Think of Italy and you can easily conjure up glorious locations such as Rome, Venice, Sardinia and Naples. Italy is visited by in excess of 63 million tourists every year and ranks fifth in terms of the most visited overseas locations.
However, whilst many will decide at the drop of a hat to take a vacation in Italy, moving to Italy and finding your dreamÂ overseas homeÂ takes a lot more work with much more to consider. Despite this it is estimated that over 5.5 million or 8% of Italyâ€™s population are foreigners. Its not hard to see why with great food, history, culture in abundance and Mediterranean weather superior to many parts of Europe.
The country boasts approximately 250 beaches where you can bask in the sun and paddle or swim in the Mediterranean or Adriatic Sea. If skiing rather than basking on a beach is your thing winter sports can be enjoyed in the Alps or Piedmont.
Popular areas of Italy
Rome â€“Â the bustling capital can provide an amazing place to live but is typically favoured by younger expats who work in the capital. Rome is popular with British expats who look to combine a more relaxed way of life with the ability to find work. Purchasing a home in Rome can be expensive, although prices can appear reasonable compared to other European cities.
Lombardy â€“Â Italyâ€™s financial capital Milan expats within the sector and caters for those pursuing a high-flying career in finance. Property as with Rome can be expensive by wages are known to make up for this. Milan offers excellent hospitals and universities, there is a great choice of international schools. Many expats that are not scared of a commute flock to the picturesque Italian lakes. Garda and Como prove the most popular and properties as with Milan are pricey. The lakes have proved popular with British, American, and Canadian expats alike.
Tuscany â€“Â the region has proved the number one Italian destination for British second home buyers. The charm of the rolling hills and fabulous wine proving hard to resist for many. Florence the capital of the region also offers some of the best architecture and art in Europe. The region also offers other breath-taking areas such as Pisa and Lucca which can prove more financially achievable than Chianti and Florence.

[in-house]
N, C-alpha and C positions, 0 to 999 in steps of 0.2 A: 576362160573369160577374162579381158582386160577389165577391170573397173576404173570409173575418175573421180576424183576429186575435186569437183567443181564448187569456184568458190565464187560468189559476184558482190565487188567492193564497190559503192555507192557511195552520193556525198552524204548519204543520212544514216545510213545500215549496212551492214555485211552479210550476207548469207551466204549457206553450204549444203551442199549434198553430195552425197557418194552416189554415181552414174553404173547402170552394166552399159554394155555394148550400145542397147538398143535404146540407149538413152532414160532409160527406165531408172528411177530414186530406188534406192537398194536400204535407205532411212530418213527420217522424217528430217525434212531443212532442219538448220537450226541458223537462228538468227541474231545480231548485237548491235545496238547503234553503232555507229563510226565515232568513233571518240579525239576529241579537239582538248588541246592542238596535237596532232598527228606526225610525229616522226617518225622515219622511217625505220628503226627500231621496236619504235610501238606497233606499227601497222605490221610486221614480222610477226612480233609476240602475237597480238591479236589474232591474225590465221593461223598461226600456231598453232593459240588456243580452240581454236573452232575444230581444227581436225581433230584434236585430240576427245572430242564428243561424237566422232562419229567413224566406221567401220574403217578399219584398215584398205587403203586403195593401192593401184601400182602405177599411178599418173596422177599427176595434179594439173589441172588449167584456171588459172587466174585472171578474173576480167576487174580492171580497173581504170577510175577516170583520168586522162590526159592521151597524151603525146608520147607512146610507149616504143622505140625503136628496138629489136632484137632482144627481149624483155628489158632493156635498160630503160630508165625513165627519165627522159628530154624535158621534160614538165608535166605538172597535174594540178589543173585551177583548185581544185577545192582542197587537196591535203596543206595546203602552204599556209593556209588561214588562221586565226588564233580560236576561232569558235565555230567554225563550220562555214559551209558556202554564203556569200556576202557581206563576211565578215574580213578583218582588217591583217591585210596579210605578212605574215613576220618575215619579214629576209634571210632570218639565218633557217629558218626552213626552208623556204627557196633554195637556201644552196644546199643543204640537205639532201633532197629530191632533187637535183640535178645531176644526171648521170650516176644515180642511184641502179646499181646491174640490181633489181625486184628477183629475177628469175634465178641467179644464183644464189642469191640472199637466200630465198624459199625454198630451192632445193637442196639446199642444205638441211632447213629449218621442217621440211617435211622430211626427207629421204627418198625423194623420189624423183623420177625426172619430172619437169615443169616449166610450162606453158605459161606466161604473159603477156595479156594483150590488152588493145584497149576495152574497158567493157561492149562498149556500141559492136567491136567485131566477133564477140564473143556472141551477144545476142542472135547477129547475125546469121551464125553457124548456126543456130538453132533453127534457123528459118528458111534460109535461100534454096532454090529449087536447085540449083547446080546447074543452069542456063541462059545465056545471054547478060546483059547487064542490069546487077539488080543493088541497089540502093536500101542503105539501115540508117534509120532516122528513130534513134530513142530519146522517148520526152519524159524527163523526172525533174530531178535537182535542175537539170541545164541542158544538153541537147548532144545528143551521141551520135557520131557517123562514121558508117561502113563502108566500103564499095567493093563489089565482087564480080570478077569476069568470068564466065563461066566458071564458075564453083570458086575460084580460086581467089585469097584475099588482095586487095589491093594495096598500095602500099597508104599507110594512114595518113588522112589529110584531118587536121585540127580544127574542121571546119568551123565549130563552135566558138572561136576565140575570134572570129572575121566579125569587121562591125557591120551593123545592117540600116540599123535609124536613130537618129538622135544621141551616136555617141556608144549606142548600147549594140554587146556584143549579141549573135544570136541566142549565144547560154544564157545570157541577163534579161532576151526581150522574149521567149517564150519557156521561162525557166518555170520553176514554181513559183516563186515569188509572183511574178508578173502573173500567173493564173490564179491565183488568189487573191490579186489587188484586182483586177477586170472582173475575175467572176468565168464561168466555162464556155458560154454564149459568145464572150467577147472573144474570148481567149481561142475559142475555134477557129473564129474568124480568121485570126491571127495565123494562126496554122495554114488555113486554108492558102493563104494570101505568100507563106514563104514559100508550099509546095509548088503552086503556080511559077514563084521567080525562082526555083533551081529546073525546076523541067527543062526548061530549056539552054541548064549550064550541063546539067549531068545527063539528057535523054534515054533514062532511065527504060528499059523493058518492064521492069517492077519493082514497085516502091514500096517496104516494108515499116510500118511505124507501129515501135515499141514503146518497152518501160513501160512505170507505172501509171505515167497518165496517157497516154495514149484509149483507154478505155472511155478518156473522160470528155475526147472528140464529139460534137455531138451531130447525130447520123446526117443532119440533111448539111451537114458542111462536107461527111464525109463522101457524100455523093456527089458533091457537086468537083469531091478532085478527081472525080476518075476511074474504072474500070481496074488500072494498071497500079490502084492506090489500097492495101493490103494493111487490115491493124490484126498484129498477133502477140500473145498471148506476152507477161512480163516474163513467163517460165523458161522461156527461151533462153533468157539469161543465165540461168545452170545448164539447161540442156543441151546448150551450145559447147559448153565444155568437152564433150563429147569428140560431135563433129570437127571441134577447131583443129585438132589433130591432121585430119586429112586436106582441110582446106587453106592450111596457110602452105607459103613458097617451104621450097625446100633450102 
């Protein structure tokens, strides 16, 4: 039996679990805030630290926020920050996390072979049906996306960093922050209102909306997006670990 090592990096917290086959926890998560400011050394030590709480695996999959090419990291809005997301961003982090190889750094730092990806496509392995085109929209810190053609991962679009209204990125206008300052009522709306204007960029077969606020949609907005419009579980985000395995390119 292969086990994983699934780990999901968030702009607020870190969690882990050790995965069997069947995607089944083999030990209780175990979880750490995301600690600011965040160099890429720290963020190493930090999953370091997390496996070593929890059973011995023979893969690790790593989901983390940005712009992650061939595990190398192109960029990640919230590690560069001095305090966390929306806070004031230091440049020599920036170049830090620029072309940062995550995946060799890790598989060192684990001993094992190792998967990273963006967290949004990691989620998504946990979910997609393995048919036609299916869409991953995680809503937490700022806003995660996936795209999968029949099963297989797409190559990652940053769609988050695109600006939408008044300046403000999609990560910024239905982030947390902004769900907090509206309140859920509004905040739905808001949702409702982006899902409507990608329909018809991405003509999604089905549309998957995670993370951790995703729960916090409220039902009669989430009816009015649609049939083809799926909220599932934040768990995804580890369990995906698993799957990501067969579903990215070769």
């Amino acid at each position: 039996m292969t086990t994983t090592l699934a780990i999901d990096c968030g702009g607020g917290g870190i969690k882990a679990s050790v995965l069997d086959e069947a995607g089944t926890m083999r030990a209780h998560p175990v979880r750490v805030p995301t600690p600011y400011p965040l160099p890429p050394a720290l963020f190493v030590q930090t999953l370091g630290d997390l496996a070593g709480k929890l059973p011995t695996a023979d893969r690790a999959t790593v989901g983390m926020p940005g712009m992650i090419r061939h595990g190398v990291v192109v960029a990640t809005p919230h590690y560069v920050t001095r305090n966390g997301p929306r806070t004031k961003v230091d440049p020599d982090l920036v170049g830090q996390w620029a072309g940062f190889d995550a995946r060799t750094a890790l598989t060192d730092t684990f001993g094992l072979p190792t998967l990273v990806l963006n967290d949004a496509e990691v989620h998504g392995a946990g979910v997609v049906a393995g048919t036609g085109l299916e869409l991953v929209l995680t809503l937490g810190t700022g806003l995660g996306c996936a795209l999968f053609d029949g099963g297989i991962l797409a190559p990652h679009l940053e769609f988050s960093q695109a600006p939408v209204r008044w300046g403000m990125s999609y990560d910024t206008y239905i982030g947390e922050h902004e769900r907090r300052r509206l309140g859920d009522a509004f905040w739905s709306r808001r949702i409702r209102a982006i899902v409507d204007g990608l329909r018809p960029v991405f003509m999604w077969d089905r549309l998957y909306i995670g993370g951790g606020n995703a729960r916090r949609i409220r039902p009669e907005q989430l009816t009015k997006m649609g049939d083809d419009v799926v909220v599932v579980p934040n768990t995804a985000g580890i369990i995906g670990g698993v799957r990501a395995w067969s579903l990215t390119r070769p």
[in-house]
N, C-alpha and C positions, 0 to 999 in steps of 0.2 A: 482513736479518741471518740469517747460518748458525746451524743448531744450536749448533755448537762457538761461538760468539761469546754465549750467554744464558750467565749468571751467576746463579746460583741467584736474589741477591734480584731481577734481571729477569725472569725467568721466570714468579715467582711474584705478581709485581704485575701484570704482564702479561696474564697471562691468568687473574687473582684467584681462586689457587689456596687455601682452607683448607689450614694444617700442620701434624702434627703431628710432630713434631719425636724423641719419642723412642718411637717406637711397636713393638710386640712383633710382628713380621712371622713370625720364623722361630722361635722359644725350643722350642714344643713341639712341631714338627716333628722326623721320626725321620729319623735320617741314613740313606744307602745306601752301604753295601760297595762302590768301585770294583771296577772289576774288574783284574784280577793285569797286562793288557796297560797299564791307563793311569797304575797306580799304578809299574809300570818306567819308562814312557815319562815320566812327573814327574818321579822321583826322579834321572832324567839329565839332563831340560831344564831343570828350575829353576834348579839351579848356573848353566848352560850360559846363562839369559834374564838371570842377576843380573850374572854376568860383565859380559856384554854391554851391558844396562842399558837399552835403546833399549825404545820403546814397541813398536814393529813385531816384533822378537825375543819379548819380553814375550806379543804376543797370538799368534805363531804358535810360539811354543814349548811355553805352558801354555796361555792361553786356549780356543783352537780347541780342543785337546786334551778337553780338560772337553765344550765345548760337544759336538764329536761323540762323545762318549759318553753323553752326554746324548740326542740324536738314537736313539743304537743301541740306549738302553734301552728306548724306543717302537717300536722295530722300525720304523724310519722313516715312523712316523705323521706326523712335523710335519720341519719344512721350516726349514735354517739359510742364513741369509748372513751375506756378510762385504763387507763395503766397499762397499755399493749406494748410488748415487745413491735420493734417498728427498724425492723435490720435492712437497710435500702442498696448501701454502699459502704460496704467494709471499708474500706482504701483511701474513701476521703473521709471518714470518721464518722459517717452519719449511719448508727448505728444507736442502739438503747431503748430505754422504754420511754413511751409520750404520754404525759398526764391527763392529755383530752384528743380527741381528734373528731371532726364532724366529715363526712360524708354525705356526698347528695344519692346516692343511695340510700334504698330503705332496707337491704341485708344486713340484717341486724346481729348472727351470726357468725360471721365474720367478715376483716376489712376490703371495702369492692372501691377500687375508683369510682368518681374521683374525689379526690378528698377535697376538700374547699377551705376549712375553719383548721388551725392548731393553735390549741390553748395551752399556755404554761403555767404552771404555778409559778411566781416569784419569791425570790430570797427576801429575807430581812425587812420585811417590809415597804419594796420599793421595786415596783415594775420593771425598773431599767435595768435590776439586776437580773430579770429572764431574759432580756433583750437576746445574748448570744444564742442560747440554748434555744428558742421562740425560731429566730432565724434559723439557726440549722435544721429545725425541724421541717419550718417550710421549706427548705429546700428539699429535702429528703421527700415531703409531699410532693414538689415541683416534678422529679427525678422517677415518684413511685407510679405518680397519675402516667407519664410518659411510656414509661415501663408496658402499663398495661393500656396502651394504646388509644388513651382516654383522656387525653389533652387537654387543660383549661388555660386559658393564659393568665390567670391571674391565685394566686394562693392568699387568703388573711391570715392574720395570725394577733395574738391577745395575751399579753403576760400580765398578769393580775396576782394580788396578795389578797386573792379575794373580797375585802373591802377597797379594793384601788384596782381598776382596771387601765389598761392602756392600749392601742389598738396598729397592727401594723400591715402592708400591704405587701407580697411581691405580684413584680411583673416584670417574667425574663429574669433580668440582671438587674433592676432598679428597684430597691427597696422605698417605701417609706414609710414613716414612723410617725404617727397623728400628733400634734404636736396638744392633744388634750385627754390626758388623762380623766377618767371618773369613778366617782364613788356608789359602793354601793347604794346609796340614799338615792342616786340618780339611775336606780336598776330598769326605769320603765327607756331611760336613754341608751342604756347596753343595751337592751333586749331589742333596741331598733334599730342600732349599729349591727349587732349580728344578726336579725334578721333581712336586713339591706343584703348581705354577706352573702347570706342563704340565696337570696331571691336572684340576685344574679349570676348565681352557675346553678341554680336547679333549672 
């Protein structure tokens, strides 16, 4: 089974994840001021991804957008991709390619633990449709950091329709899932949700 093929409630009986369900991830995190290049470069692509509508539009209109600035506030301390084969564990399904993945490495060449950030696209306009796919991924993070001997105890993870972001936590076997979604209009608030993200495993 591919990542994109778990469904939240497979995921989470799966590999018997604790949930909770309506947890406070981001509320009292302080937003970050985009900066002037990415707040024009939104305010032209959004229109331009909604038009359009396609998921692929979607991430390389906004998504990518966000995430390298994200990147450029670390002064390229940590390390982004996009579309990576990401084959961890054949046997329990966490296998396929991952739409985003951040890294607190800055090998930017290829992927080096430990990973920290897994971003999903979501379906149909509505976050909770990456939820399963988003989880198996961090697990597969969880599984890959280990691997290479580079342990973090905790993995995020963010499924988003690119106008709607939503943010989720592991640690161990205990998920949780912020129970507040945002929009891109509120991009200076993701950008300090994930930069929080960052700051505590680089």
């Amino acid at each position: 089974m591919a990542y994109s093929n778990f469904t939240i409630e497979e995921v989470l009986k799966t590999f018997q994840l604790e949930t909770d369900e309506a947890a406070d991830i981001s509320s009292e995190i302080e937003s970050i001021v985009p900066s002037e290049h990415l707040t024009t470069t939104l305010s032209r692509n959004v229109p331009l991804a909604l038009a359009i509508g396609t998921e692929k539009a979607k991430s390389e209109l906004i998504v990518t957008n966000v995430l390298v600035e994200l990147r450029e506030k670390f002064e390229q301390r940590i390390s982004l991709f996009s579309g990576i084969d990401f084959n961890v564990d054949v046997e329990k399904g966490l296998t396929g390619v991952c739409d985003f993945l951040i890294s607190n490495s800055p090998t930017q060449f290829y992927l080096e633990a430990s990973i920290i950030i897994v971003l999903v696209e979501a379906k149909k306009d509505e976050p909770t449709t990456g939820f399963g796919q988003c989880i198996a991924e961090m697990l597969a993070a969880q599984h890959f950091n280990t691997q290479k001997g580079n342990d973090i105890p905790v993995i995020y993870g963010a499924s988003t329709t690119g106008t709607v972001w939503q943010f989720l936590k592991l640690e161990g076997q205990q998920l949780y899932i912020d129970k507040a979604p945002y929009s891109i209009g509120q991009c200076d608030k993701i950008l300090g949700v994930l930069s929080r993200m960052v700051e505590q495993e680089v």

Italian property buying process
There are no restrictions for foreigners when it comes to buying a home in Italy. However, when it comes to transferring funds to purchase your overseas home ensure that you keep a copy of yourÂ currency exchangeÂ contract as you may need proof of your currency transfer.
Once youâ€™ve found the perfect location and your dream house the next step will be to source an Italian property solicitor. This can be done either locally or in your country of residence, the latter may be advisable especially if your Italian isnâ€™t up to scratch. Whilst the property market is regulated in Italy it has been known to lean towards the interest of the vendor.
If the vendor accepts your offer to buy their house a preliminary contract will need to be drawn up and a â‚¬ holding deposit of 1% be sent to their solicitor/attorney. If the property is a new build home funds might be sent to the estate agent promoting the home. The preliminary contract will highlight the deposit and the date it is expected, the completion date and other details including the land boundaries, property size etc. Once this preliminary contract is signed by both parties a further 10% -20% will need to be transferred to Italy. If you then decide for whatever reason to not purchase the house, you will forego this deposit (compromesso).If however the vendor backs out of selling the house they will be liable to pay double the amount you deposited.
Once the compromesso is sent completion normally takes between six to eight weeks. During this time your solicitor will perform all the due diligence and whilst they are normally selected by the vendor, they will work on the behalf of both buyer and seller. Once the checks meet your satisfaction the property can proceed to the final deed of sale. Just before this you will need to transfer the remaining money to Italy in order to complete the deed of sale (rogito). The final act is witnessed by the notary (notaio) where you will be required to present your tax code and photo ID. Once complete you will leave with a property in Italy, the deeds and keys to your new home.